Gail will not be paying Maxwell in cash; there is something else he desires from her. This something isn’t sex, but the play guides us to appreciate that if he had been a slightly different man … for with Gail, the play presents us with a childish—with her ball cap and jeans—young woman whose readiness to be servile is suggested in her being in his office in response to Maxwell’s beckoning (i.e., his “call” ). She has a husband; but his return to her rests entirely with her getting this middle-aged man to agree to take on her cause. This he agrees to, but only if she agrees to “trust” (15) him, to accept his unusual behavior and submit to his odd requests. He hints that the thing she most has to offer is love, a willingness and an ability to service the needs of all those in “need [of] love” (15). She shows this, but also fear: she fears he might be “crooked.” In sum, though I think—especially with his easing her fears, his effort to get her to trust him, and his assurance that if she does so her reward will be a shiny new future—there is something in their relationship that smacks of the pedophilic “relationship” between the candy-laden pedophile and the guileless child, we more strongly sense the middle-aged man seeking not quite so puerile revitalization through associations with the young, someone, that is, who is undergoing your typical midlife crisis.
It should be difficult to understand Maxwell any different. He is in his early fifties and has been further reminded of his mortality by just having suffered a stroke. His mind is clearly on death: when he surveys his life, he imagines it one where “Death was surrounding [him] [. . .] like a demon inevitability” (17). He suddenly understands his life as unfulfilling, the definitive midlife crisis complaint. Harris, we note, makes the same complaint. And when Harris visits them we are made to appreciate how these ostensibly now completely different men still share the exact same life goals.
With Harris and Maxwell, we have two men of about the same age (specifically, Maxwell is “50,” Harris, in his “early 50s” ), who pursued the same career path—law—and seek rejuvenation: Maxwell seeks “rebirth” (31); Harris, “new challenges” (27). Maxwell believes himself on a very different track than the one Harris still resides on, and there is cause to mistake them as vastly dissimilar from one-another. Maxwell has stripped himself of his earthly goods; Harris’ new pursuit is built on all he had accumulated: he will use the friends and reputation he has acquired from being an established lawyer to launch a career as a politician. Maxwell locates himself in the “gutters” and associates with the destitute; Harris seeks “new mountain”-tops and takes on increasingly affluent and powerful clients (i.e., Connor). But the differences, though they appear significant, remain superficial: both paths attend to the very same needs, to assuaging the exact same fear. The (stereo)typical midlife fear is of death, and both paths tend to this fear. Maxwell believes that with his new life he has regained his childhood. He prefers to be called “Petie” because it better suits who he has become—“[y]ounger,” “more unfinished” (30). He believes he has become the person he once was before law school corrupted him, the young Maxwell who once had principles, who followed his parents’ code of honor. Rather than someone who will soon face death, he believes his miraculous re-invention of himself amounts to a re-birth. He will help create a “new era”: Phase two is “[t]he amazing rebirth of Petie Maxwell and the new era to which he is dedicated” (31). But though Maxwell will be reborn, Harris’s new path means his maybe never perishing: For no matter how successful a lawyer becomes, it is only the lawyer who moves on to become a politician that has any chance of being immortalized.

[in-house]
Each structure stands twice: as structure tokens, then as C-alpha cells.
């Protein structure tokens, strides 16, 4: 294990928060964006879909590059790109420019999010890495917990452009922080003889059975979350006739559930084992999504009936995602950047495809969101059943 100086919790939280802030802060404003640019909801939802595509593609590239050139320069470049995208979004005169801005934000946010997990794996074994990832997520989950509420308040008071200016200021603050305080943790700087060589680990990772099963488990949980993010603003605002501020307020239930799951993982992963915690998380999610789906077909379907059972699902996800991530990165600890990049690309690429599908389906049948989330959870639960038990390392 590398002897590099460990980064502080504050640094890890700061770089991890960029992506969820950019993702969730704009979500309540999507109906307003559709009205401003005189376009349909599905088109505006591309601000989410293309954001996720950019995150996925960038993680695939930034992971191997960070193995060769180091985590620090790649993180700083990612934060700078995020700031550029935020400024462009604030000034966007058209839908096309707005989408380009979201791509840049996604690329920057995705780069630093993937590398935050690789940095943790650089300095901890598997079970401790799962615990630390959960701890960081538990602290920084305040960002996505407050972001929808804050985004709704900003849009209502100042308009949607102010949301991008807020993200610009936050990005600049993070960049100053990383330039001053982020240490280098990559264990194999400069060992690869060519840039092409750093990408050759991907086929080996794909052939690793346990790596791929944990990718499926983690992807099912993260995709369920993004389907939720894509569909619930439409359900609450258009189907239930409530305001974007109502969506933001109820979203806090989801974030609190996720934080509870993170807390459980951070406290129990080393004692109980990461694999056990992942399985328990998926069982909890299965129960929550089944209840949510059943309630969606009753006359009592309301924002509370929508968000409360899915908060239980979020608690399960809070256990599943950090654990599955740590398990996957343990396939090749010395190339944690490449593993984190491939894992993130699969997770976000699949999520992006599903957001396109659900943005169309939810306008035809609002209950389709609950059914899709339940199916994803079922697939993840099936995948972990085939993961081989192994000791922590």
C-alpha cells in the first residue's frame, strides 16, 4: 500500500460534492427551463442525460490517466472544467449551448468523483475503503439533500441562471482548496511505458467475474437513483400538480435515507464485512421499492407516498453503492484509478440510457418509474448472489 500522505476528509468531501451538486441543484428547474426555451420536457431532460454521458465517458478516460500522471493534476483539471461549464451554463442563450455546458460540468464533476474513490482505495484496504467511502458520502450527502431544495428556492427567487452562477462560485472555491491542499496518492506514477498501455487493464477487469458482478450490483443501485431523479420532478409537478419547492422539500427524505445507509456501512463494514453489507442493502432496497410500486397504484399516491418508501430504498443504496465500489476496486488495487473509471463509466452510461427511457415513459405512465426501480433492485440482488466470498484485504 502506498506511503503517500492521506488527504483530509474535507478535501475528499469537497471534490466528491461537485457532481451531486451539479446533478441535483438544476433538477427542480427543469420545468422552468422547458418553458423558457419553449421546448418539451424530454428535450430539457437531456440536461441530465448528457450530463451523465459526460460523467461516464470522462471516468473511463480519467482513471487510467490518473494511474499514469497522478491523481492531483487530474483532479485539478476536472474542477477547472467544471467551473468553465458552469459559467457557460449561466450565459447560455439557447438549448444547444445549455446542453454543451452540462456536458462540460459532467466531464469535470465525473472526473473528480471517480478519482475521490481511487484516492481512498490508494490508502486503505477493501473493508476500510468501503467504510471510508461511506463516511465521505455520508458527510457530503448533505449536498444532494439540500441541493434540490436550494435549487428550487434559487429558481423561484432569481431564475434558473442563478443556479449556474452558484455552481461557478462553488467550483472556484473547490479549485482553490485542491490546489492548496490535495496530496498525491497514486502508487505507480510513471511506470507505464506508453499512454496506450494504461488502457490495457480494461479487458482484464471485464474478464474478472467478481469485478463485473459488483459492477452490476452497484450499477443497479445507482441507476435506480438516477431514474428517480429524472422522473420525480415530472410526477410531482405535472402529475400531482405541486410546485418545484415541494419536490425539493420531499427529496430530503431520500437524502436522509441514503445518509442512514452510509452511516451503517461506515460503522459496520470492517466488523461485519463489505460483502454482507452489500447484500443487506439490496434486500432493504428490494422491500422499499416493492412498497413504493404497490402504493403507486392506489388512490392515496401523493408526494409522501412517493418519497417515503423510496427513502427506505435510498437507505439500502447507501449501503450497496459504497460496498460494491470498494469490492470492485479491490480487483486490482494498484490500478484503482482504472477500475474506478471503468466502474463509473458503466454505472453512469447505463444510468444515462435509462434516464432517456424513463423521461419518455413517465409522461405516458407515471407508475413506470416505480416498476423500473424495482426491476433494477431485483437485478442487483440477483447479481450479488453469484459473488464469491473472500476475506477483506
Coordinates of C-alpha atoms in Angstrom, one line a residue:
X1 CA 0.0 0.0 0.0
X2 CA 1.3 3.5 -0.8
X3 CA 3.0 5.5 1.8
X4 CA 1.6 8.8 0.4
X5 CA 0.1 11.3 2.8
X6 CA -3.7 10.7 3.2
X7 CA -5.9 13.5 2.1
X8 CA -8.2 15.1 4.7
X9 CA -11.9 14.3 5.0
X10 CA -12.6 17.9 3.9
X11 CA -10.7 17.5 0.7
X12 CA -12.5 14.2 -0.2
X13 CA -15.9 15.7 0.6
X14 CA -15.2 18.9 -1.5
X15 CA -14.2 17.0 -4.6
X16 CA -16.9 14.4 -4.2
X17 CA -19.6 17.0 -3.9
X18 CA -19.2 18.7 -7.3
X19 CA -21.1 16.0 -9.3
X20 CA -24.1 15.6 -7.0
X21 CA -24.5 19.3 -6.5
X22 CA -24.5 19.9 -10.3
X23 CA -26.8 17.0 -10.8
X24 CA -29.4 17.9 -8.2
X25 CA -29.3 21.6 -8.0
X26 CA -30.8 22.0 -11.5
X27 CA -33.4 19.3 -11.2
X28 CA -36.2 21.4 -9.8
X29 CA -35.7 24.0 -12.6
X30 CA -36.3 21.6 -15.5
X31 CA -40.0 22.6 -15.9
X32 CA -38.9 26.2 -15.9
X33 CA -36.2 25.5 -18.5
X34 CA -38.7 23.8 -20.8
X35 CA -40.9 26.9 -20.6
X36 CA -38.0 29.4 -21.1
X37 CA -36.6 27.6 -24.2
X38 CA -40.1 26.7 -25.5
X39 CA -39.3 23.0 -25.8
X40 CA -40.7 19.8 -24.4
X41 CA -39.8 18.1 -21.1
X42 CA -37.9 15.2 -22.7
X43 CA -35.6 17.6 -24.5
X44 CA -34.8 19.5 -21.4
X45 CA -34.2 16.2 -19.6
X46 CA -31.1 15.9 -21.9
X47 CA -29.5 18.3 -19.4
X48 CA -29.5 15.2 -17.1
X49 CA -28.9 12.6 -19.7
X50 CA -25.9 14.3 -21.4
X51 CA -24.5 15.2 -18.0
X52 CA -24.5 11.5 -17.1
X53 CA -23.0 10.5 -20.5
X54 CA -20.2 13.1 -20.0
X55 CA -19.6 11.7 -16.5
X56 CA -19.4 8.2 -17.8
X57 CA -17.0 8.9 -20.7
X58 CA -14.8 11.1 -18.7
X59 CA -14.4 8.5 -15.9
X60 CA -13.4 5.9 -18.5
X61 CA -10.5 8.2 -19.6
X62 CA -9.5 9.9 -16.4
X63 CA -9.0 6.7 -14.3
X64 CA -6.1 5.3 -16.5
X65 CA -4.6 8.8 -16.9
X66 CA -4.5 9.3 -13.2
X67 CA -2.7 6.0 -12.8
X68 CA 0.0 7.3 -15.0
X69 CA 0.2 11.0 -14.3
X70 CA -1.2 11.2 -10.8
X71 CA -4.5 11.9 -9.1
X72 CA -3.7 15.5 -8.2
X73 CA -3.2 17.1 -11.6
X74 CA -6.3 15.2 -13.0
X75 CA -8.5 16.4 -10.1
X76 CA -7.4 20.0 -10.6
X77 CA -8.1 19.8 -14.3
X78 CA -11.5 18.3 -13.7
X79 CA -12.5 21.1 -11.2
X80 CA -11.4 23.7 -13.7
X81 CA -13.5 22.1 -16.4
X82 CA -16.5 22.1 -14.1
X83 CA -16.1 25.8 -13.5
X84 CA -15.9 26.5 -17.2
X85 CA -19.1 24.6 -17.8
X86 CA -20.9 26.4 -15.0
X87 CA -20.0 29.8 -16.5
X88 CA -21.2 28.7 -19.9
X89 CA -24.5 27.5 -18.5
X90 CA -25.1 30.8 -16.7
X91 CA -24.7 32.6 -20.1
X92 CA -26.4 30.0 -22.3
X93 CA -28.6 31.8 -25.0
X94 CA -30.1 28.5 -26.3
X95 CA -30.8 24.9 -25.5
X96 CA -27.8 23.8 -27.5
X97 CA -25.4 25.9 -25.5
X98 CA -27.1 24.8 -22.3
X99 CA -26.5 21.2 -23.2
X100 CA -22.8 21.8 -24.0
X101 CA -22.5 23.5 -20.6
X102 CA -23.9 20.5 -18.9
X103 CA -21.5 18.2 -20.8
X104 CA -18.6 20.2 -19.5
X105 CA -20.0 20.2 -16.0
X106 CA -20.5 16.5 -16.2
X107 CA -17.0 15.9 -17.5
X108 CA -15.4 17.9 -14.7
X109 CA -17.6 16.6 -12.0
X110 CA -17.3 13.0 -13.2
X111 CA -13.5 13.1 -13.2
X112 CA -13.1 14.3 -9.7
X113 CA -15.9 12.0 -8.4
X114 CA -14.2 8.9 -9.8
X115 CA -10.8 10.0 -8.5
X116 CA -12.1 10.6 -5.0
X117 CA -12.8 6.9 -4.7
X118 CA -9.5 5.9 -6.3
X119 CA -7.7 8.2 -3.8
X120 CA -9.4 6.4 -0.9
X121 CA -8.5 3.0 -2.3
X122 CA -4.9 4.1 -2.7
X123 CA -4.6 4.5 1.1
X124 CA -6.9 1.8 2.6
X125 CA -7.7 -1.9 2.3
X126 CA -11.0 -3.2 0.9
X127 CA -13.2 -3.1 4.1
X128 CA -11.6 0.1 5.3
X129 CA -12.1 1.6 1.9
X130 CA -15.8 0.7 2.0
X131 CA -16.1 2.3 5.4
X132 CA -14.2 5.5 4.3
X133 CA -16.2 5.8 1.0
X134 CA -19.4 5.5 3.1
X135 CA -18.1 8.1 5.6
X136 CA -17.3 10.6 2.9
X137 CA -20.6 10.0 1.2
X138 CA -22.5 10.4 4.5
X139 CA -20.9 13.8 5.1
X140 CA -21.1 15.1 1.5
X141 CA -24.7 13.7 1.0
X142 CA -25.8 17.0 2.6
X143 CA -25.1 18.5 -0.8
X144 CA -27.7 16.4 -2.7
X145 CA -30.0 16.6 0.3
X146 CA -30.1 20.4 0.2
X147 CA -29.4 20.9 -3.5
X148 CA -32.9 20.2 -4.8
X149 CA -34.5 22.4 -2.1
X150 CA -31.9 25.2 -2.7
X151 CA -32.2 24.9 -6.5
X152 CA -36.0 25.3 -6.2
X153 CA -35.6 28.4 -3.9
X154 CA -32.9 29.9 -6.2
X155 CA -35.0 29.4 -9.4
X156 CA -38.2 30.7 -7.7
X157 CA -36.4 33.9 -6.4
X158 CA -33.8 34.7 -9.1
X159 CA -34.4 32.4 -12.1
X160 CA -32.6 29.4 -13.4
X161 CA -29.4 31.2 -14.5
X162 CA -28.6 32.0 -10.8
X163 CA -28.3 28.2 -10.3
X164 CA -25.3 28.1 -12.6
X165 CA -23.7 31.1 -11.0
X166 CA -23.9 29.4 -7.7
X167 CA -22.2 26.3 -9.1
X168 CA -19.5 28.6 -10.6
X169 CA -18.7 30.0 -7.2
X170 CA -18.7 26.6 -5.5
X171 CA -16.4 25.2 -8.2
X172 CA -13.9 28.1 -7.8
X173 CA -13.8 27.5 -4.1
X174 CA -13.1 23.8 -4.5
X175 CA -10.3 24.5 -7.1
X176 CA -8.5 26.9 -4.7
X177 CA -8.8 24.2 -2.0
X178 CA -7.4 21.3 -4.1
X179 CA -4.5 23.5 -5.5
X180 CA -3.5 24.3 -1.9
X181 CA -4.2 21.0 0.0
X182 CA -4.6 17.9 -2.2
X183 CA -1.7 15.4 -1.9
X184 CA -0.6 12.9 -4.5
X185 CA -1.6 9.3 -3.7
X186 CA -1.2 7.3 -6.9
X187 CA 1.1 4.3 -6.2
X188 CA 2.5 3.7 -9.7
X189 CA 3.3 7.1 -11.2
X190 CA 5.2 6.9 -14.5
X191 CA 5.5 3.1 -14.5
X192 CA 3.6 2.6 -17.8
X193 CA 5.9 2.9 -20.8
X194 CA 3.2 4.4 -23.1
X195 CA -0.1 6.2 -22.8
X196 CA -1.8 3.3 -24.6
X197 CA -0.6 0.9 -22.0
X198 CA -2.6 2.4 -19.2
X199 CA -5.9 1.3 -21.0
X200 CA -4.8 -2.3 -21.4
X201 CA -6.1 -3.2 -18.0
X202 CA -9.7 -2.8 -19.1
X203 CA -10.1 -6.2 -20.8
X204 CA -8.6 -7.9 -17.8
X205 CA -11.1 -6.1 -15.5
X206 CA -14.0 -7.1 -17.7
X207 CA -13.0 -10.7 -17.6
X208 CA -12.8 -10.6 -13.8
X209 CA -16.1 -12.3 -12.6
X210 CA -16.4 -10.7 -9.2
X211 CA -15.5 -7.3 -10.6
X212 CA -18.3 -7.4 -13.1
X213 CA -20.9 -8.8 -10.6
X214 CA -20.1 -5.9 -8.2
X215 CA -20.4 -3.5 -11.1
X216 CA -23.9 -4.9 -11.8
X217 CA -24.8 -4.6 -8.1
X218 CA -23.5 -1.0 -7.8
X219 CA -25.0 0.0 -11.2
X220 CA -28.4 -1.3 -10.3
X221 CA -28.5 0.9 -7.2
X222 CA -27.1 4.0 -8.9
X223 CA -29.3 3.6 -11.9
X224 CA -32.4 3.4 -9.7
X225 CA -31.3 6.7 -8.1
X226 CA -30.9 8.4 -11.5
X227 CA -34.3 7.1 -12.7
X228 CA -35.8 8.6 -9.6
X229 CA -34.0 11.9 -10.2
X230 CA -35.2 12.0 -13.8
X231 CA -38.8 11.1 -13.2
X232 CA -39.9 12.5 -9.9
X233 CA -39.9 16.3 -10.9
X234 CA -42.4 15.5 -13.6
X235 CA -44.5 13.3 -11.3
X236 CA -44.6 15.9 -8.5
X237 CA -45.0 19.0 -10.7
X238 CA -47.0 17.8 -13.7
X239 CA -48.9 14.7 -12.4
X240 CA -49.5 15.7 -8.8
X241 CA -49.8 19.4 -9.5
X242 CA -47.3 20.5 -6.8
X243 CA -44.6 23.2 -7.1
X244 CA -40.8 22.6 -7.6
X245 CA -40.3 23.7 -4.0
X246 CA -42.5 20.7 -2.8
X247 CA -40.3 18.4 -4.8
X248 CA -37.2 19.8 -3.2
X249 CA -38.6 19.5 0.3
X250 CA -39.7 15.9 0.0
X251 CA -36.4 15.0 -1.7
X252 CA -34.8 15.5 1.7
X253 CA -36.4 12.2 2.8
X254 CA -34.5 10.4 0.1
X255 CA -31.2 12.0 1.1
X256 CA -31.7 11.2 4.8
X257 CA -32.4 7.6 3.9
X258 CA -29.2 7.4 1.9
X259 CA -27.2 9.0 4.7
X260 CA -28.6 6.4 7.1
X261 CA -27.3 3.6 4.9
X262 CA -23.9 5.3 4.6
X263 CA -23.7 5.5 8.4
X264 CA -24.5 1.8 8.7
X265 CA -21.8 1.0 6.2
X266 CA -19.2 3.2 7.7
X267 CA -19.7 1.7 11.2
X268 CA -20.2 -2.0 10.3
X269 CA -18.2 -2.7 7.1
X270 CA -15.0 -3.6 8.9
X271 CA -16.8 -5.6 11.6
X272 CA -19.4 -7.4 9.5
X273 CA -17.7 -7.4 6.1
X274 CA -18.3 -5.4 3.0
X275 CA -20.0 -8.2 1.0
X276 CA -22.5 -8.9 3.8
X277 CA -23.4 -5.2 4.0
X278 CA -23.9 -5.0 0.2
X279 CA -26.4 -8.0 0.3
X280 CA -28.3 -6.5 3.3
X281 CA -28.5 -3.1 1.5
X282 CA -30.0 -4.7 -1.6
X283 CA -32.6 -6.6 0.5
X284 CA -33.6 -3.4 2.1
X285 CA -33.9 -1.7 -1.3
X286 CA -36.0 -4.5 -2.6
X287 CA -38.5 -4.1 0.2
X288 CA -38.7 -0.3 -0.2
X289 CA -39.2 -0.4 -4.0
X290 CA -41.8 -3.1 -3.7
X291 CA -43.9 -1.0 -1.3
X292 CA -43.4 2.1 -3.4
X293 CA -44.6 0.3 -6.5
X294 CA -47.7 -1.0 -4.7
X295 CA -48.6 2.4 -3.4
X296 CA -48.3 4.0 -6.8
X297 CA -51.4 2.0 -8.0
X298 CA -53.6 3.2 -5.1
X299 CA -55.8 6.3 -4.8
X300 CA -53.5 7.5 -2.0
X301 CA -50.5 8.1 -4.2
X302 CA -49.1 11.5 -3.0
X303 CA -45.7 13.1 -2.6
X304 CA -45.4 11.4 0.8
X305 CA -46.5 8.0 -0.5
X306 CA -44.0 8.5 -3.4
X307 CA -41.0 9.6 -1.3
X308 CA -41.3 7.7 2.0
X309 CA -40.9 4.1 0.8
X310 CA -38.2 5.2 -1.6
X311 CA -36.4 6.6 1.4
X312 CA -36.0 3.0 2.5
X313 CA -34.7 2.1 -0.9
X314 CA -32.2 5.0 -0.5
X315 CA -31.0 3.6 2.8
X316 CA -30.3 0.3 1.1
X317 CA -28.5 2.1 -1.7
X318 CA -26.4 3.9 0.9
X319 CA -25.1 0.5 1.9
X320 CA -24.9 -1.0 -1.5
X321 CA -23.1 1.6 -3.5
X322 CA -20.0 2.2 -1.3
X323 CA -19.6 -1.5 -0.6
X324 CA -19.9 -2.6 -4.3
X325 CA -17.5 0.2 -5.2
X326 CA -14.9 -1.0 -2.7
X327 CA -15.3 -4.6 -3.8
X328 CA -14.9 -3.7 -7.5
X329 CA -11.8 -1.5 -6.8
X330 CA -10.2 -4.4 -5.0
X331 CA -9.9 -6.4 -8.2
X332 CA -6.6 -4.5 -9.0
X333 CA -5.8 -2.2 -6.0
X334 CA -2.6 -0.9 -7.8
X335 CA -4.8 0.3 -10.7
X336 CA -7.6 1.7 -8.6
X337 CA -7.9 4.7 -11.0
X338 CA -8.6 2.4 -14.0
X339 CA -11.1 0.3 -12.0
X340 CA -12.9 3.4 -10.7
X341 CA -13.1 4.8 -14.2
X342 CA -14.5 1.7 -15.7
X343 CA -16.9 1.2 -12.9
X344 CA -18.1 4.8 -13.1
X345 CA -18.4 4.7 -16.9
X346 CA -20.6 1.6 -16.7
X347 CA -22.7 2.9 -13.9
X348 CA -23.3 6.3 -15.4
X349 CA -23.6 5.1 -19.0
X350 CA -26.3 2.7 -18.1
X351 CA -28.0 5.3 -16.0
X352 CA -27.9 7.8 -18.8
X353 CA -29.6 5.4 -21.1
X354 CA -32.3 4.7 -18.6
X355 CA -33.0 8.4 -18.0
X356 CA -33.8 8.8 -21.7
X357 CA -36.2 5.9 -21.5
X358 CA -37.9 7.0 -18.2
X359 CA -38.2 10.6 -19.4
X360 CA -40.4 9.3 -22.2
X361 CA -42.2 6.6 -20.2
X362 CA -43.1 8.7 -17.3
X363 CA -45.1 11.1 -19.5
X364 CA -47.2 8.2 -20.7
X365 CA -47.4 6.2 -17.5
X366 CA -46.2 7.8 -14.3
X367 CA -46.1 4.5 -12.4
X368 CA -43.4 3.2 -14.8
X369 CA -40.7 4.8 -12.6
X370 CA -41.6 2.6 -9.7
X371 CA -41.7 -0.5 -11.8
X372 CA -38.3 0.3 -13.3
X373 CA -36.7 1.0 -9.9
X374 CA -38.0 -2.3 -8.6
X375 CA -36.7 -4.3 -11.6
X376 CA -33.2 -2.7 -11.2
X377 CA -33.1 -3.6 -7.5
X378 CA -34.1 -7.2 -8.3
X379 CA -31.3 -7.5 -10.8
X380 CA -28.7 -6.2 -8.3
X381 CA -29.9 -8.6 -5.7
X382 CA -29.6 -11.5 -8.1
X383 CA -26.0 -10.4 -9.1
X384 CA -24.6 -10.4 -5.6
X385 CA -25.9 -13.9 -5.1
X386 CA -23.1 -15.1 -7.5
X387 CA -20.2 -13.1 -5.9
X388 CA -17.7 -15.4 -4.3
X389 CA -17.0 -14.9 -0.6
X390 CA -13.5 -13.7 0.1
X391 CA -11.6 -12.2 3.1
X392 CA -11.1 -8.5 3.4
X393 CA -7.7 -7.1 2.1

In short, the play provides very good reason for understanding these two men as not so different from one another as they prefer to believe the case. Maxwell believes Harris used him. He wants Harris to believe his theft of his wife and kids made him feel like one of “God’s lowest creatures” (32). But we should not believe him in this, for Harris’ theft is advantageous for Maxwell. In pursuit of a new life path, Maxwell seeks to shorn himself of all that ties him to a previous one he associates with death. He gleefully gives away all he had acquired during his twenty years as a lawyer, but had he also had to distance himself from his wife and kids, he would not have been able to do so so readily. Middle-aged men who in their mid-life crisis act childishly and hang out with young women often experience a crippling hangover: they must deal with the anger and disappointment they receive from wives and children they’ve neglected and humiliated. Thanks to Harris’ “theft” (for though Maxwell chides Harris for thinking of his wife as a possession, it seems clear that Maxwell thinks of her as much the same: He exclaims, “You’d been screwing my wife” [32; emphasis added]), Maxwell can more readily understand his rebirth as something earned.
If Harris’ own path wasn’t predicated on accumulation, Maxwell might actually “owe him one” for taking his wife (a wife, we note, he thought a “jerk” ) and kids off his hands. By having Maxwell argue that his humiliation could be completed either by his bending down and kissing Harris’ ass or by Harris bending down and kissing Maxwell’s, the play suggests that who exactly is using whom here may not be so clear. More than this, with it accomplishable regardless of who does the bending down and who the remaining upright, the play encourages us to assess Maxwell’s descent and Harris’ ascent as interchangeable, means to the very same end.